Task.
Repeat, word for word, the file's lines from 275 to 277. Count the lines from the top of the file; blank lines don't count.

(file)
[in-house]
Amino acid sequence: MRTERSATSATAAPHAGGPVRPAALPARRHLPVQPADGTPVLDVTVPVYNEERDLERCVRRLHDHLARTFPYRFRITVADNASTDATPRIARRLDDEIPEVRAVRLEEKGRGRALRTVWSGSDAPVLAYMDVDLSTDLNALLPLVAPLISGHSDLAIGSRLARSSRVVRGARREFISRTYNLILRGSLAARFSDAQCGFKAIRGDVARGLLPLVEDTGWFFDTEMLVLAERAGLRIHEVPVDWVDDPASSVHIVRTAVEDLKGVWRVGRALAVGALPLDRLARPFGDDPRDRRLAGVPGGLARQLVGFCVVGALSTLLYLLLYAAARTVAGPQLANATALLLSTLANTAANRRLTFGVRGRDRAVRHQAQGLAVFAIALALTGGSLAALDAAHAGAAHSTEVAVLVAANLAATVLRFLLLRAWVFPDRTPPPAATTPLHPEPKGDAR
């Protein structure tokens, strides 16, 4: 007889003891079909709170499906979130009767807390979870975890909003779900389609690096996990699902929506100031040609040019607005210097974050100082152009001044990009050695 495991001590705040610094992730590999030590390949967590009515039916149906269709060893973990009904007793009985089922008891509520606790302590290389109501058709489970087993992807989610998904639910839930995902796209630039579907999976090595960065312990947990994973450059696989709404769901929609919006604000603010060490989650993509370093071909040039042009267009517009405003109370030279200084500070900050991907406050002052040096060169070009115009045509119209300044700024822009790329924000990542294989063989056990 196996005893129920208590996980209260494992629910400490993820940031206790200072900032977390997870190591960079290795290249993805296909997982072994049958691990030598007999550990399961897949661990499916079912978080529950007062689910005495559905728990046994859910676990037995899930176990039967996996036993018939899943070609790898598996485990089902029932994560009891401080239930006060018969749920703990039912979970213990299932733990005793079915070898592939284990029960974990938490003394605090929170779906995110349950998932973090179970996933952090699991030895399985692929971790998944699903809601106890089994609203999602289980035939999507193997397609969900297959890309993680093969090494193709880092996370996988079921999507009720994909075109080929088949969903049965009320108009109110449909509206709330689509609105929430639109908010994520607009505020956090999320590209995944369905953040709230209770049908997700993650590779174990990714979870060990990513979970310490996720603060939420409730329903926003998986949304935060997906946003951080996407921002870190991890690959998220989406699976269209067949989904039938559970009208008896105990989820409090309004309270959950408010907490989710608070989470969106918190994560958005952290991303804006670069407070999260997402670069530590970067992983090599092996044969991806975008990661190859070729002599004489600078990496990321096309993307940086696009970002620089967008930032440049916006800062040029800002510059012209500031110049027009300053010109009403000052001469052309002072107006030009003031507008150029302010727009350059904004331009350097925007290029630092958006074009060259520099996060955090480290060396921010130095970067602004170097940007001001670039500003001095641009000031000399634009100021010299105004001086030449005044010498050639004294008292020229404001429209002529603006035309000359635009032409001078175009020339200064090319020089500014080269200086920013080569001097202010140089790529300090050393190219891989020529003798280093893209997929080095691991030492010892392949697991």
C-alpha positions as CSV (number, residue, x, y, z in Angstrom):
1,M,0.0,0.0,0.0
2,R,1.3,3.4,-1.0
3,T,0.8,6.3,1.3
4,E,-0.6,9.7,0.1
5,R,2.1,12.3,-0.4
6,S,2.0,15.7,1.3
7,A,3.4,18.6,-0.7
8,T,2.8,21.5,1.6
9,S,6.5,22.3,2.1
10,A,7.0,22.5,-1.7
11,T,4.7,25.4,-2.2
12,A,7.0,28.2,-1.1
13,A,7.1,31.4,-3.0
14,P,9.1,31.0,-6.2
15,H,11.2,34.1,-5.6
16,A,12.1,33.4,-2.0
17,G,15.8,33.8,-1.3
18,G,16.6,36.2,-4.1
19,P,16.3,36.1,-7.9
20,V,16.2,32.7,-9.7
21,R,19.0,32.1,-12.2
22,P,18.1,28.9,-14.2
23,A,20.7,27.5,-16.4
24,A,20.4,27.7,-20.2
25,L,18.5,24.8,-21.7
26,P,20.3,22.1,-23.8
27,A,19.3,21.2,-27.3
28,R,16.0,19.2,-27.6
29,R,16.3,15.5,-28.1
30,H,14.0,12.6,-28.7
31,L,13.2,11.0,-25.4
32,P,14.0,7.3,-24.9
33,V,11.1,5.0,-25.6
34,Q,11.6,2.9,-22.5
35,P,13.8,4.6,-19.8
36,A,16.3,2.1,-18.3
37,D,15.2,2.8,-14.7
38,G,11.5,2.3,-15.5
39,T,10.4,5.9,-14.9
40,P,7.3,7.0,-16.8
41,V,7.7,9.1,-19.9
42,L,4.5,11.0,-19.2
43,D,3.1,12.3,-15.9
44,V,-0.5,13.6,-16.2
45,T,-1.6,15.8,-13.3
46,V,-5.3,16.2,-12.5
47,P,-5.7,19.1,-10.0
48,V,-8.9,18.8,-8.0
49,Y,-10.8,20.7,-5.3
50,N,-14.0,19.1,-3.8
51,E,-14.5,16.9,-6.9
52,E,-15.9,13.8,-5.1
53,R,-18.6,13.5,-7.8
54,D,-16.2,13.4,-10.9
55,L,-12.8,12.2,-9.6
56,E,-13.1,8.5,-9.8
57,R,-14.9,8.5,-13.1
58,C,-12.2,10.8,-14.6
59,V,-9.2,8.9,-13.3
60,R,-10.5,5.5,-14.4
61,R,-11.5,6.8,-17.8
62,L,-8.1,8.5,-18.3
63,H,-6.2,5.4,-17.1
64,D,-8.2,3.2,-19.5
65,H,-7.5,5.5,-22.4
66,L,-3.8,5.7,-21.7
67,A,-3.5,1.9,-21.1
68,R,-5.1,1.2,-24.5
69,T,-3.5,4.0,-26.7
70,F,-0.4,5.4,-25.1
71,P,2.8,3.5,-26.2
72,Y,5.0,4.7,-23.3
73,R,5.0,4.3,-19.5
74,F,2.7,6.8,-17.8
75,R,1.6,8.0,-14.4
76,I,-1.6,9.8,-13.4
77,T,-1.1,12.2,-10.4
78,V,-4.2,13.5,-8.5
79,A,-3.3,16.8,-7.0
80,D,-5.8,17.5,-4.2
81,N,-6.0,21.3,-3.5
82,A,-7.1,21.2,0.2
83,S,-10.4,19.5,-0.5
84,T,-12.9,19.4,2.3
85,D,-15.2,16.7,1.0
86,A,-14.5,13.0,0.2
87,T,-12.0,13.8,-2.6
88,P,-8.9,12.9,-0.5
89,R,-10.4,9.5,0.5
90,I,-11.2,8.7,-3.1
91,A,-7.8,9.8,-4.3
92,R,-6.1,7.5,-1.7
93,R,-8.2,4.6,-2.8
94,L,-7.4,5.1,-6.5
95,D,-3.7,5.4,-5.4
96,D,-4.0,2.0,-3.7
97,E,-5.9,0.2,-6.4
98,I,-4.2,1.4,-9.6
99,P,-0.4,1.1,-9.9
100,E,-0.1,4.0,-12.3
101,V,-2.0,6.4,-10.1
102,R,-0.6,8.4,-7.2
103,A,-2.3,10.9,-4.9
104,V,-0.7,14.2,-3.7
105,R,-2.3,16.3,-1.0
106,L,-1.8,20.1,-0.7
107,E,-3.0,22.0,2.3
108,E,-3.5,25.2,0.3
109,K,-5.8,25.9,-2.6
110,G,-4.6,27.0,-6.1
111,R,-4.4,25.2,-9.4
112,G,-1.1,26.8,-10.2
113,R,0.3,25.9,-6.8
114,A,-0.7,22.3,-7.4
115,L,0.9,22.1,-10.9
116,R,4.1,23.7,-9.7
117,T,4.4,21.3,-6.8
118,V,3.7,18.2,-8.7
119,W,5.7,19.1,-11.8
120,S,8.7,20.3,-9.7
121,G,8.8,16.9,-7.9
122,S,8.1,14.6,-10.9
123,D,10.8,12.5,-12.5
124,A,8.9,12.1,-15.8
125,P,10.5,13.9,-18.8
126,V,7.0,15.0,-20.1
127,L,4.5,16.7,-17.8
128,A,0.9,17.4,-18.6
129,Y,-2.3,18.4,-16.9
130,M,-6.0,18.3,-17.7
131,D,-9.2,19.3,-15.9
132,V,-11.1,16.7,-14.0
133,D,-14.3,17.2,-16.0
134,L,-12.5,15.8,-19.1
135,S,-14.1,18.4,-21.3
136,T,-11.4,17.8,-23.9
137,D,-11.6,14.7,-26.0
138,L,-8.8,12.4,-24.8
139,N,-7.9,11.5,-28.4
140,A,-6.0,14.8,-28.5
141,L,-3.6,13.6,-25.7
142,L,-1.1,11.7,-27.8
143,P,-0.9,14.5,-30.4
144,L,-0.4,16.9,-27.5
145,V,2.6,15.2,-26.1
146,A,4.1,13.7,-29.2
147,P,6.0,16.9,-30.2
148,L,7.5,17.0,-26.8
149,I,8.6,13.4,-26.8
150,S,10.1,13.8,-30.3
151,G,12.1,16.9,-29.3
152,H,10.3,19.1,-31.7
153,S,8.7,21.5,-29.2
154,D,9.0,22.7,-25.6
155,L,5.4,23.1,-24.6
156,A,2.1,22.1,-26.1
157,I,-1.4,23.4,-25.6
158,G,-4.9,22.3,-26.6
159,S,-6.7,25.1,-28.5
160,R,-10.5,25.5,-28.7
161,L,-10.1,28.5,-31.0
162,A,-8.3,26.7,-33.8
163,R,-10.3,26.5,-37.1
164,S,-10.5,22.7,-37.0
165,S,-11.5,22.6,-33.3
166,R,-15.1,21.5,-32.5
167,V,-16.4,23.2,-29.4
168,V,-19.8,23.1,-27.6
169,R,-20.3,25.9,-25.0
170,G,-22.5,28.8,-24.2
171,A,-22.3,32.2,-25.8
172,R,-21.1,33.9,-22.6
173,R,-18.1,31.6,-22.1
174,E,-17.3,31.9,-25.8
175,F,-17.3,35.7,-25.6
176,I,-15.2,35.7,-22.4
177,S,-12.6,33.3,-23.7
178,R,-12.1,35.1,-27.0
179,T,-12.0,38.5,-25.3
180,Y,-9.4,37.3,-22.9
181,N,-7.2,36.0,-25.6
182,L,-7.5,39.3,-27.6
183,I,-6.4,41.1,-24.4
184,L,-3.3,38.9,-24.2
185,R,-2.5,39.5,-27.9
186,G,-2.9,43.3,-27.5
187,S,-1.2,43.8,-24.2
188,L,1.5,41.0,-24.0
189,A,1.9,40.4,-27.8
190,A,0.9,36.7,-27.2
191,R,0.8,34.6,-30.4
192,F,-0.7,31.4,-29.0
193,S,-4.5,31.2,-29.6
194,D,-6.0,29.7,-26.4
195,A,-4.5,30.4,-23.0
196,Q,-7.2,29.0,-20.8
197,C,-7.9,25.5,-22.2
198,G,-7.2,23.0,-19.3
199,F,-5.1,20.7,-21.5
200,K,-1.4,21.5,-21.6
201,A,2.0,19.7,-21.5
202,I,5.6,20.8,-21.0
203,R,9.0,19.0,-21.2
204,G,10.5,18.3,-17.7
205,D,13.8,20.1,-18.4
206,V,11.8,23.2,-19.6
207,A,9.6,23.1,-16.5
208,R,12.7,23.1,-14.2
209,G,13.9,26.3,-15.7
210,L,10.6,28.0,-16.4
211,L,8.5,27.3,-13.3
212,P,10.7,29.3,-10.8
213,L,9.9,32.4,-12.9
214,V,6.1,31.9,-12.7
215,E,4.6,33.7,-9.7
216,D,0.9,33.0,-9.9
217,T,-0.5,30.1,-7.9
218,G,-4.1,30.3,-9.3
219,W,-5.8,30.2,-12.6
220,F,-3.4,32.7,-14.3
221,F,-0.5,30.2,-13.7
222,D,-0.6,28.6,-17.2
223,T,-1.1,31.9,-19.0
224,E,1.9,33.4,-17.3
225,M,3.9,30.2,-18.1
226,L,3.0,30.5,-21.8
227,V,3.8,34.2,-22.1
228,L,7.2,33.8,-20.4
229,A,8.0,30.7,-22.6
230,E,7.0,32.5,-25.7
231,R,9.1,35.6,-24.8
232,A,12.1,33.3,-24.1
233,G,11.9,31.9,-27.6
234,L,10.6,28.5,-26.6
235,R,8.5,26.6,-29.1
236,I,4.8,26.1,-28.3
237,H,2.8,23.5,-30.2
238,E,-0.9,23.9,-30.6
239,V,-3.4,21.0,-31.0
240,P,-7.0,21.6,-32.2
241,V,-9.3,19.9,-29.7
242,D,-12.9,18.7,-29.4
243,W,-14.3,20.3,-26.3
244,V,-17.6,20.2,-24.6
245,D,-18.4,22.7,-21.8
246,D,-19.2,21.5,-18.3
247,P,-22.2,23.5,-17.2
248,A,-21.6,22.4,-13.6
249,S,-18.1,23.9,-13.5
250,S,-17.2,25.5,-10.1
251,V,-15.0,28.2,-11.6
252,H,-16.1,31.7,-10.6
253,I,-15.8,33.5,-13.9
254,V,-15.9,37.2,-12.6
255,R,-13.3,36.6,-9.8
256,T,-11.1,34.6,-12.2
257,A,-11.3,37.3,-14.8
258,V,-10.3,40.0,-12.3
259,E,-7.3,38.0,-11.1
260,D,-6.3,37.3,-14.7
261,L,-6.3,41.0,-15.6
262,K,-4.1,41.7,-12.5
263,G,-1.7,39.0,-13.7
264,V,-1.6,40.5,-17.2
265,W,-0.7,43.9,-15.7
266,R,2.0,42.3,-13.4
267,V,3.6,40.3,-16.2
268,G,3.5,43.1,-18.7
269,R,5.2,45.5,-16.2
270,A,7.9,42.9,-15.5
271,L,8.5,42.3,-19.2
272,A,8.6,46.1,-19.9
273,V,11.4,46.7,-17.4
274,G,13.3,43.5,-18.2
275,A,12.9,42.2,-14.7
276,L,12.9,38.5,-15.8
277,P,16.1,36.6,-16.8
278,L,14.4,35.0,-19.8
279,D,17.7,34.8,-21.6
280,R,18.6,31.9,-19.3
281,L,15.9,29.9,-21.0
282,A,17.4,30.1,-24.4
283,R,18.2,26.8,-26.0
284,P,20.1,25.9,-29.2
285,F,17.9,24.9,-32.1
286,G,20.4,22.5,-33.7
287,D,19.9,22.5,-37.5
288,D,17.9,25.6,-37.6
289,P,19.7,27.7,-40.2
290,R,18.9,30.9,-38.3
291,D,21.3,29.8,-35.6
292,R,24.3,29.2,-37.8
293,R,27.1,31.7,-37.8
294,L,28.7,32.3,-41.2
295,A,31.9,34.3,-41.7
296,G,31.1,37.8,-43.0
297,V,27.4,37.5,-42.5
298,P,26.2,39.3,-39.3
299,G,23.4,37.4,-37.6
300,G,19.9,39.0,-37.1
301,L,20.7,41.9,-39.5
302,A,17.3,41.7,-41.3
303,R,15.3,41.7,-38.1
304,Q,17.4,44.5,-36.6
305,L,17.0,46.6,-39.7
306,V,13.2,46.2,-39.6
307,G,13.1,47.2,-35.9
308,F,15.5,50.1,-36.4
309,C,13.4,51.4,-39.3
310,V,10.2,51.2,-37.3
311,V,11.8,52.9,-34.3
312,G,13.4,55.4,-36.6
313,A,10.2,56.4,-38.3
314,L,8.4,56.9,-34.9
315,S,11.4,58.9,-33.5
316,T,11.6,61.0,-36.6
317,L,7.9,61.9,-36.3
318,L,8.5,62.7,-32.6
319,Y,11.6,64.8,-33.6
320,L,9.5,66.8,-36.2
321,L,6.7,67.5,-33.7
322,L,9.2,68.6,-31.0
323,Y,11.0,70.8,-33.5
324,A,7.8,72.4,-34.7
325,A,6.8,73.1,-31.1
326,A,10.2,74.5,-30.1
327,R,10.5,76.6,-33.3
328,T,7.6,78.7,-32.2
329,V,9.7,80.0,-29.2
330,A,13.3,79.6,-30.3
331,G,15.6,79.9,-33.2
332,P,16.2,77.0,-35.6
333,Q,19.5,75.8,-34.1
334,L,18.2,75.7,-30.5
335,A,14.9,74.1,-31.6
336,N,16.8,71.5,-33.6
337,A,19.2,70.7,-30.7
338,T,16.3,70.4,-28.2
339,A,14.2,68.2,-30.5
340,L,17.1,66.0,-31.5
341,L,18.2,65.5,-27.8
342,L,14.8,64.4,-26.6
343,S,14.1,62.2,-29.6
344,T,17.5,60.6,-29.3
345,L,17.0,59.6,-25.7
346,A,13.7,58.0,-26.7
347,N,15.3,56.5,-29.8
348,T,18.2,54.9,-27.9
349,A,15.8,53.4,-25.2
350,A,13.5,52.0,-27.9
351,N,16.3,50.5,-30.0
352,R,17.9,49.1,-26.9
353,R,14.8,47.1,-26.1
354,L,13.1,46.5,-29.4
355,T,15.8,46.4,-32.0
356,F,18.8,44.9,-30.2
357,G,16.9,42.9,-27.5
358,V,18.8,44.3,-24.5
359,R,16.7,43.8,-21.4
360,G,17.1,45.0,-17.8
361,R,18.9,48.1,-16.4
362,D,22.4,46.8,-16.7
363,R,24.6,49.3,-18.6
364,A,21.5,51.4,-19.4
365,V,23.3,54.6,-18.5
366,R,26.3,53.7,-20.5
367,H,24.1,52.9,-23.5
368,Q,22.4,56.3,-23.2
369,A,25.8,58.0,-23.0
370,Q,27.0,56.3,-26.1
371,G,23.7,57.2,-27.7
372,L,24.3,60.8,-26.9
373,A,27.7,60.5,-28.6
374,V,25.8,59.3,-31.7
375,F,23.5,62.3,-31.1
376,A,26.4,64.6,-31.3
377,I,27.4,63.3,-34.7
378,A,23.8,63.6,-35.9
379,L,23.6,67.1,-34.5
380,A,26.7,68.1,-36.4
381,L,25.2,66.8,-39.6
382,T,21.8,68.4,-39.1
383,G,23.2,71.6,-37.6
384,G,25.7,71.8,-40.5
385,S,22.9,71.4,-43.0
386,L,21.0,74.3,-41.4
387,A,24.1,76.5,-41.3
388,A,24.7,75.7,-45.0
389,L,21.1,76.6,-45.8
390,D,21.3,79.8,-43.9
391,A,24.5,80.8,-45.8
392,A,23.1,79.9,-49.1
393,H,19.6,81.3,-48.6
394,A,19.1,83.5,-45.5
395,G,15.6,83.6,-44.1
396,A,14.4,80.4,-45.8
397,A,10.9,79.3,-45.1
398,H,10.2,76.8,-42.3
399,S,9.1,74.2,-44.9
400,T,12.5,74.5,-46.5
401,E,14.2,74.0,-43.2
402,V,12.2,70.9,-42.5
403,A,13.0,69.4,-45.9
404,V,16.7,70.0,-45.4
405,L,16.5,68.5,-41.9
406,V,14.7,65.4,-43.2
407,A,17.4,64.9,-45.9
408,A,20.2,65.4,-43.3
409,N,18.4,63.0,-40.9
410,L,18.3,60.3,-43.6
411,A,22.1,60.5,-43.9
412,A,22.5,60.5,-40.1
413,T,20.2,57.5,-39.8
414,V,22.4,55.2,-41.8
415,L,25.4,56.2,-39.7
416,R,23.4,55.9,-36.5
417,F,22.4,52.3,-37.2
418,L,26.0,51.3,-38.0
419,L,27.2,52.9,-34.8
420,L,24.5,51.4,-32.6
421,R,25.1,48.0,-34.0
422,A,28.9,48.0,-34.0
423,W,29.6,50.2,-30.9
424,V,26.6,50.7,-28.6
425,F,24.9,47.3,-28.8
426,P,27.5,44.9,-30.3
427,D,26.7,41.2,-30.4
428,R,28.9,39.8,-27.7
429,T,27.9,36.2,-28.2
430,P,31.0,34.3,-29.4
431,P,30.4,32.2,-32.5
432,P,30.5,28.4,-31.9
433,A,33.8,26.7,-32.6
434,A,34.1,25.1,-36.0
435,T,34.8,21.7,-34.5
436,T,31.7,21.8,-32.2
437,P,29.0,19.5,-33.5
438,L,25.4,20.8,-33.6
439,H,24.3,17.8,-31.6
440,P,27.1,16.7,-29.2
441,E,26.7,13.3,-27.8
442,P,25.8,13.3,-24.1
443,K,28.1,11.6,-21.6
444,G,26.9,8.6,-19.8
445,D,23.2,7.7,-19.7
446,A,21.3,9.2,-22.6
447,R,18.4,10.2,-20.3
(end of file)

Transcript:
271,L,8.5,42.3,-19.2
272,A,8.6,46.1,-19.9
273,V,11.4,46.7,-17.4